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Keywords:

  • ureter;
  • biodegradable;
  • stent;
  • wounds and injuries;
  • firearms;
  • model;
  • animal

Abstract

  1. Top of page
  2. Abstract
  3. INTRODUCTION
  4. MATERIALS AND METHODS
  5. RESULTS
  6. DISCUSSION
  7. ACKNOWLEDGEMENTS
  8. CONFLICT OF INTEREST
  9. REFERENCES

Study Type – Therapy (case series)

Level of Evidence 4

OBJECTIVE

• To study the operability and effectiveness of a biodegradable ureteral stent for clinical treatment of ureteral war injury using a canine model.

MATERIALS AND METHODS

• A device was designed and employed to generate firearm fragment wounds in unilateral ureters (on randomly chosen sides) of nine beagles (Group A). The wounded ureters were then debrided and sutured.

• Intravenous pyelography (IVP) and radioactive renography were performed 40, 80 and 120 days postoperatively. In Group B, firearm fragment wounds were made to the bilateral ureters in nine beagles. A polylactic acid stent was placed unilaterally (on a randomly chosen side) whereas the ureter on the other side was debrided and sutured without stenting.

• Both IVP and radioactive renography were performed 40, 80 and 120 days postoperatively. The operability and effectiveness of the biodegradable ureteral stent were studied thereafter.

RESULTS

• In Group A, hydronephrosis and hydroureter occurred and worsened postoperatively on the wounded sides in all nine beagles. The ratio of the renal partial concentration indices (RPCI) between the kidneys (unwounded side : wounded side) increased.

• The ratio of the kidney washout half-time between the kidneys (unwounded side : wounded side) decreased. In Group B, neither hydronephrosis nor hydroureter was found postoperatively in the stented ureters but both occurred in the unstented ureters in all nine beagles.

• The ratio of RPCI between kidneys (stented side : unstented side) increased whereas the kidney washout half-time ratio between the stented and unstented sides decreased. Differences were significant.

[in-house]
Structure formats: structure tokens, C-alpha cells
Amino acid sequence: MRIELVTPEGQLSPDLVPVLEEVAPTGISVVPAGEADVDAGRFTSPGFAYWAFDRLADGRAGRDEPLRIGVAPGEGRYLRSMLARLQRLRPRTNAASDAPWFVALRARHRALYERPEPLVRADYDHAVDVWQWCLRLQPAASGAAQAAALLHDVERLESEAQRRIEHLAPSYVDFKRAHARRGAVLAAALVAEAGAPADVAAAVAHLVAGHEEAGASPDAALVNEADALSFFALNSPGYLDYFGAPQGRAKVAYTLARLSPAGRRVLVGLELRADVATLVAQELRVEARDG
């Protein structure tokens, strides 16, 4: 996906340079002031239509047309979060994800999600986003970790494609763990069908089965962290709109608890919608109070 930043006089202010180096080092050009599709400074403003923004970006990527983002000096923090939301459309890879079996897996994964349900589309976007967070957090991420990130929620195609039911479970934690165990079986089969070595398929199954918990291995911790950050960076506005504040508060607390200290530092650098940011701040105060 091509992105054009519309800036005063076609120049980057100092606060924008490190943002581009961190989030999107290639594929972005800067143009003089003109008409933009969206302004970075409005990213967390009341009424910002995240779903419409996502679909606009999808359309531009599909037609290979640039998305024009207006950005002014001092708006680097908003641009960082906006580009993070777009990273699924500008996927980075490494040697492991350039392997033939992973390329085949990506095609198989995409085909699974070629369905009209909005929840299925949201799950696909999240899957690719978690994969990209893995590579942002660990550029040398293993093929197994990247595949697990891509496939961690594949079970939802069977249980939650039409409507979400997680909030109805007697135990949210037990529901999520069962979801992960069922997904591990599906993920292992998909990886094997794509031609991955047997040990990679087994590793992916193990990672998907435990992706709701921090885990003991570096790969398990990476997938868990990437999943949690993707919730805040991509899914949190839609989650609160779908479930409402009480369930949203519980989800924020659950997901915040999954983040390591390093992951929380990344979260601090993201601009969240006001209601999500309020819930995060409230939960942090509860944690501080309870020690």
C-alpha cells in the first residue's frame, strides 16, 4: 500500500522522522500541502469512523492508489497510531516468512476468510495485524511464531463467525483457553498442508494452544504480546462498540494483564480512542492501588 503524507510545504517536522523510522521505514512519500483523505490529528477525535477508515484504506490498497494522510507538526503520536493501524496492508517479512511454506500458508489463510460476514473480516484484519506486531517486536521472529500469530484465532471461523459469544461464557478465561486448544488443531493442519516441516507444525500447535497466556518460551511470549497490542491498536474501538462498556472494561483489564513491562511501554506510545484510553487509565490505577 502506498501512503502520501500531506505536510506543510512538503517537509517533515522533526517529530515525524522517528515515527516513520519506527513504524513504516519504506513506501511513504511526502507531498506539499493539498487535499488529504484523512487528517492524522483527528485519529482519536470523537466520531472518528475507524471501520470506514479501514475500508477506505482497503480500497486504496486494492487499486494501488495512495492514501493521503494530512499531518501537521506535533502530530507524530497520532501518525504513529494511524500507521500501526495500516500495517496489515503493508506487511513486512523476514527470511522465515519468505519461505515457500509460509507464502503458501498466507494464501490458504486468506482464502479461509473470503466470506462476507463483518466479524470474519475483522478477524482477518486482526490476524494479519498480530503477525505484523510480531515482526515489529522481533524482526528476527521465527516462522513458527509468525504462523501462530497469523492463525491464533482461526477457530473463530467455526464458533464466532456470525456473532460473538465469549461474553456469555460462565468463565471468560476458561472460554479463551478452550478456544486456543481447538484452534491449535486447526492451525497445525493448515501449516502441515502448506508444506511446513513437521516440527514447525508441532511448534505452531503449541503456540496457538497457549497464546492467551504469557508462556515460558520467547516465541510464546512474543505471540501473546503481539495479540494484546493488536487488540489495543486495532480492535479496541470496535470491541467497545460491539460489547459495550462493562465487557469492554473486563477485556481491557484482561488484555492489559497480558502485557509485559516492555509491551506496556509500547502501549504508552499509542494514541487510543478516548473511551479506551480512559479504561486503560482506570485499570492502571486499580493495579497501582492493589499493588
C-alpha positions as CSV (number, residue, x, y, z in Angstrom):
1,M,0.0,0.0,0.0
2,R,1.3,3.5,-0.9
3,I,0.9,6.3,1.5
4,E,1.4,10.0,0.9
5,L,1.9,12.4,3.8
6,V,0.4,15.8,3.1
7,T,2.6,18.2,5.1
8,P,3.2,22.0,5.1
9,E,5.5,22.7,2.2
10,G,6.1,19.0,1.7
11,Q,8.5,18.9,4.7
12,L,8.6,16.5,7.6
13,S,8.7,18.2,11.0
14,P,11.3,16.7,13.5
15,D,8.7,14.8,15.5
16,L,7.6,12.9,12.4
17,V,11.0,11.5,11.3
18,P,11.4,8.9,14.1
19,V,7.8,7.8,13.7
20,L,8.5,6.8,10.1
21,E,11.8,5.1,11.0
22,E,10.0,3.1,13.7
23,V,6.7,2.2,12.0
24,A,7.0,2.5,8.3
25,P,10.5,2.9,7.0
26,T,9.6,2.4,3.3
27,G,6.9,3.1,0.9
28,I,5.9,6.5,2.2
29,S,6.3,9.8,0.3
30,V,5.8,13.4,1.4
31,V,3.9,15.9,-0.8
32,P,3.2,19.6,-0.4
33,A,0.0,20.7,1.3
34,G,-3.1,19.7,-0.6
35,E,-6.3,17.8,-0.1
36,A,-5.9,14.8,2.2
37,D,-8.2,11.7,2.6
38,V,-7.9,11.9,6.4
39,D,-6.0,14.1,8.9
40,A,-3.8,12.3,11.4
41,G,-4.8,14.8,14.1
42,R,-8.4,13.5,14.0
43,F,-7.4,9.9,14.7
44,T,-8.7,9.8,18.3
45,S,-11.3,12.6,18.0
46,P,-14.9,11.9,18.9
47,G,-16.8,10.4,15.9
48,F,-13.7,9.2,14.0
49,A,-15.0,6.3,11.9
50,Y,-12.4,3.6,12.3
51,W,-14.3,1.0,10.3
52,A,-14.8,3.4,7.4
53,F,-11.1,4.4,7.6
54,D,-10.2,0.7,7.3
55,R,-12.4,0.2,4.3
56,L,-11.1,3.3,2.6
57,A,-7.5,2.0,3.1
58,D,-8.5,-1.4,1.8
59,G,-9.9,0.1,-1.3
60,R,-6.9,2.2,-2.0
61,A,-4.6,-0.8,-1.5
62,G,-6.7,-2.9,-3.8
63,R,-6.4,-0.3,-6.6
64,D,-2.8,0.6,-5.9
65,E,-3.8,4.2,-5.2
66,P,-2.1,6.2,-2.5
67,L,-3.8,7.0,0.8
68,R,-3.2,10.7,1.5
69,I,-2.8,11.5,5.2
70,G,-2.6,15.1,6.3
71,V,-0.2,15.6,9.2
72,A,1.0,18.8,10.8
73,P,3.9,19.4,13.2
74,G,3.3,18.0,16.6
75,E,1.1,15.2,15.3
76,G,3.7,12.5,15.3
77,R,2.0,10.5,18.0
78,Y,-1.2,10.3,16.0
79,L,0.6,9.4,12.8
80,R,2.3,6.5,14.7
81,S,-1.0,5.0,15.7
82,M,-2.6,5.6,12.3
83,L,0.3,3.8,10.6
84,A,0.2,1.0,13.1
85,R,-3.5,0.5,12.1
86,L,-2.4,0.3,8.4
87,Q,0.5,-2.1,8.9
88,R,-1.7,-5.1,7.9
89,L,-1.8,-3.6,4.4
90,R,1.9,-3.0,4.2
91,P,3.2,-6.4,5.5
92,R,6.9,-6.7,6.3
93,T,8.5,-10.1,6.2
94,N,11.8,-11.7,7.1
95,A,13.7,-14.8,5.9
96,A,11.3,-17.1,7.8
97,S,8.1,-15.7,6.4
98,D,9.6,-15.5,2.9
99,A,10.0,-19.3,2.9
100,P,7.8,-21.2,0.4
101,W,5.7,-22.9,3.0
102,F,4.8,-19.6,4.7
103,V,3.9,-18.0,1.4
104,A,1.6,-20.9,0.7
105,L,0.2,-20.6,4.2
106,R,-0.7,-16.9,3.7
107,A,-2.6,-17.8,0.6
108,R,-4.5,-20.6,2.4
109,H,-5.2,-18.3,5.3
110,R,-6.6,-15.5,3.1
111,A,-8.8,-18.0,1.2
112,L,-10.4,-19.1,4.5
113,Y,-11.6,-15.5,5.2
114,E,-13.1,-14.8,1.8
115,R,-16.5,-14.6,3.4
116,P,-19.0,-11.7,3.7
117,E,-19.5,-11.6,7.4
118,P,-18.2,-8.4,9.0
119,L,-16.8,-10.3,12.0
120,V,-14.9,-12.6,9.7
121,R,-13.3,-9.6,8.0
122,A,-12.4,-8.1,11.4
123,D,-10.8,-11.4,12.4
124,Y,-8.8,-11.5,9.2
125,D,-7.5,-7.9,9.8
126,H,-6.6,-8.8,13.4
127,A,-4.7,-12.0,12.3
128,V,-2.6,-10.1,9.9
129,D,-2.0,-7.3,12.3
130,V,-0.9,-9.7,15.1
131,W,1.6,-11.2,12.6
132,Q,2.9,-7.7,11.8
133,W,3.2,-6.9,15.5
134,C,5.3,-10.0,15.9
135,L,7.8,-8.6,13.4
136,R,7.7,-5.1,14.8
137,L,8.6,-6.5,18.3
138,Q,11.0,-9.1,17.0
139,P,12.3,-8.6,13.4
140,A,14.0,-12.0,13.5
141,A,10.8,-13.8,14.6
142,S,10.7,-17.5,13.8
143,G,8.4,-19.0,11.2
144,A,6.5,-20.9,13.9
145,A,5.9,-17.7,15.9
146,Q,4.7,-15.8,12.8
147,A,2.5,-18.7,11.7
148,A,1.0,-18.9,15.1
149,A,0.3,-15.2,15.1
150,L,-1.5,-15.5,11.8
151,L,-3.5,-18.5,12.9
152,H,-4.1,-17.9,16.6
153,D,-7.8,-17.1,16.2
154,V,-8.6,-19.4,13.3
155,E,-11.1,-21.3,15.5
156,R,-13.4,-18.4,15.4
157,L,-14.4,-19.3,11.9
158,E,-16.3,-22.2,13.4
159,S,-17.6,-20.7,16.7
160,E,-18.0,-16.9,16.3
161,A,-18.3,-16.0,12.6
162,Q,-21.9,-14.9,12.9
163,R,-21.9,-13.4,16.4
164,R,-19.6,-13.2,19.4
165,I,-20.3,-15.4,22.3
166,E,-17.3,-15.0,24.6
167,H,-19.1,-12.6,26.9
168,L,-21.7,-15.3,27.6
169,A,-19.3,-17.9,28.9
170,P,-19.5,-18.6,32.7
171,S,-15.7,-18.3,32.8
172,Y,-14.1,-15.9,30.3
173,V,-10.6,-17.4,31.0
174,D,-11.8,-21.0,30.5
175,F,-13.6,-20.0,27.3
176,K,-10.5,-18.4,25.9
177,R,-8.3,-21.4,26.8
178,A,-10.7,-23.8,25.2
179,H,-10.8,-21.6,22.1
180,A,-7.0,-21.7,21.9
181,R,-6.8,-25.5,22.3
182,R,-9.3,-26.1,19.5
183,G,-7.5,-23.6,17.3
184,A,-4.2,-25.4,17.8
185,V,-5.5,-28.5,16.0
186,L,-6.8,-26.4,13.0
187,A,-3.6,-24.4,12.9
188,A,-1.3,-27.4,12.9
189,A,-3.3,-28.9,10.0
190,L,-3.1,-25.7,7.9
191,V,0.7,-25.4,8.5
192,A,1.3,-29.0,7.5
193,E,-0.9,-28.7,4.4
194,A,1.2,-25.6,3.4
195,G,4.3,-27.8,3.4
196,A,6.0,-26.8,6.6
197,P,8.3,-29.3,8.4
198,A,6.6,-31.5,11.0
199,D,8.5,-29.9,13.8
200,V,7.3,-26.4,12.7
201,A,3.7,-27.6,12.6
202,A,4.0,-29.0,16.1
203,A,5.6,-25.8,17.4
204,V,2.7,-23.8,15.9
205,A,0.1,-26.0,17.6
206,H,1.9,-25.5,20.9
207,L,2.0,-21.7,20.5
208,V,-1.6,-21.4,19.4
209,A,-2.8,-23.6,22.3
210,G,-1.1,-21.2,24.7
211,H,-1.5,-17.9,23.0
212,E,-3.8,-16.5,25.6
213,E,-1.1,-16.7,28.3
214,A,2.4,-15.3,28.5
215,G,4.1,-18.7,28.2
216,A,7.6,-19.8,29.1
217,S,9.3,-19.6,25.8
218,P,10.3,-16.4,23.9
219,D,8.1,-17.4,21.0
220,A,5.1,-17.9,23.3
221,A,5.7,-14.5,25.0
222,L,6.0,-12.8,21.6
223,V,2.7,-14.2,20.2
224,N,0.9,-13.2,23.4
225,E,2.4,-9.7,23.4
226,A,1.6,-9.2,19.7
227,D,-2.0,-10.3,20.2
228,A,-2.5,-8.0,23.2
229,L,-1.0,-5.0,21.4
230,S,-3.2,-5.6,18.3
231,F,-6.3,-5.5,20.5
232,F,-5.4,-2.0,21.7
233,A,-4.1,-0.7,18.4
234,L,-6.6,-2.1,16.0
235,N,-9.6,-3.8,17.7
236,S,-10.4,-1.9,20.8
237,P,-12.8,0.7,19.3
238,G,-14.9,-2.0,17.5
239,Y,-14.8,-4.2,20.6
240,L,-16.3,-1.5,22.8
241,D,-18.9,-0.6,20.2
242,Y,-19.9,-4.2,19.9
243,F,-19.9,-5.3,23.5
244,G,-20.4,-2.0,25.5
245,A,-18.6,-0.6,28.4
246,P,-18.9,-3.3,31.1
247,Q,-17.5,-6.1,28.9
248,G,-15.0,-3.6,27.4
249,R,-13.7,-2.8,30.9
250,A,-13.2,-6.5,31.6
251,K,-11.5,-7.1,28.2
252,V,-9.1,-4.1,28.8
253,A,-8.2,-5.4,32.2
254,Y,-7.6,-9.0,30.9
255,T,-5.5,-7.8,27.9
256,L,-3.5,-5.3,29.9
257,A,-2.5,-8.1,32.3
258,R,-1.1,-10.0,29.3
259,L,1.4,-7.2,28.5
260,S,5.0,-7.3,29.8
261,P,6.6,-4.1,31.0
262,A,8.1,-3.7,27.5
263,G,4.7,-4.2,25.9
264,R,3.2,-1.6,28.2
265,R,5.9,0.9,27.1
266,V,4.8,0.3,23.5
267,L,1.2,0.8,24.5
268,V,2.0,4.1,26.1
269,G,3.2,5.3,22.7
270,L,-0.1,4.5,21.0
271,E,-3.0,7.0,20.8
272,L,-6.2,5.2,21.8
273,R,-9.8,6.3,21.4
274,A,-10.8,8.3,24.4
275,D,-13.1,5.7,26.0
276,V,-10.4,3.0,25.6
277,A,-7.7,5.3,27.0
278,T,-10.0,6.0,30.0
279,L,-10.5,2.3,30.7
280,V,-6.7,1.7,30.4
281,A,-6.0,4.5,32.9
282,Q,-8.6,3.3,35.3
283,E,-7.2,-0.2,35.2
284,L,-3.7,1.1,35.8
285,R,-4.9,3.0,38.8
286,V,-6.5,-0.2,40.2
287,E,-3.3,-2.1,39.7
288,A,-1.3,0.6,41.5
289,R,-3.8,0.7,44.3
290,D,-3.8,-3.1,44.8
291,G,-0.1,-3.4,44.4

CONCLUSION

• In Group A, the new canine model for firearm fragment wounds was tested and proved to be operable and effective. In Group B, hydronephrosis and hydroureter were effectively prevented in ureters by biodegradable stent placement compared with the non-stented ureters where hydronephrosis and hydroureter occurred. The renal concentration capacity was effectively protected and the half-time of kidney washout was shortened.


Abbreviation
PLLA

poly-l-lactic acid

PDLLA

poly-dl-lactic acid

IVP

intravenous pyelography

RPCI

Renal Partial Concentration Index

INTRODUCTION

  1. Top of page
  2. Abstract
  3. INTRODUCTION
  4. MATERIALS AND METHODS
  5. RESULTS
  6. DISCUSSION
  7. ACKNOWLEDGEMENTS
  8. CONFLICT OF INTEREST
  9. REFERENCES

When treating ureteral war injuries, ureteral stents are used to hold the ureters open and draining. The most widely adopted stent is the double-J stent [1–3]. However, placement of a double-J stent requires a second procedure for its removal, which is invasive and causes great patient discomfort; in addition, long-term placement of ureteral stents causes many complications, including infection, blockage by encrustations, haematuria, discomfort and calculus [4–8]. Therefore, a biocompatible uereteral stent triggering fewer complications is needed.

With the development of biodegradable polymers and their use for urinary stents [9–16], there has been progress in research on application of polylactic acid for ureteral stents [17–25]. Biodegradable polymers, with greater biocompatibility, can degrade in vivo, which obviates the need for a second procedure for stent removal and has good safety.

The purpose of this research is to discuss the efficacy and feasibility of polylactic acid ureteral stents applied in the canine model for treatment of ureteral war injuries.

MATERIALS AND METHODS

  1. Top of page
  2. Abstract
  3. INTRODUCTION
  4. MATERIALS AND METHODS
  5. RESULTS
  6. DISCUSSION
  7. ACKNOWLEDGEMENTS
  8. CONFLICT OF INTEREST
  9. REFERENCES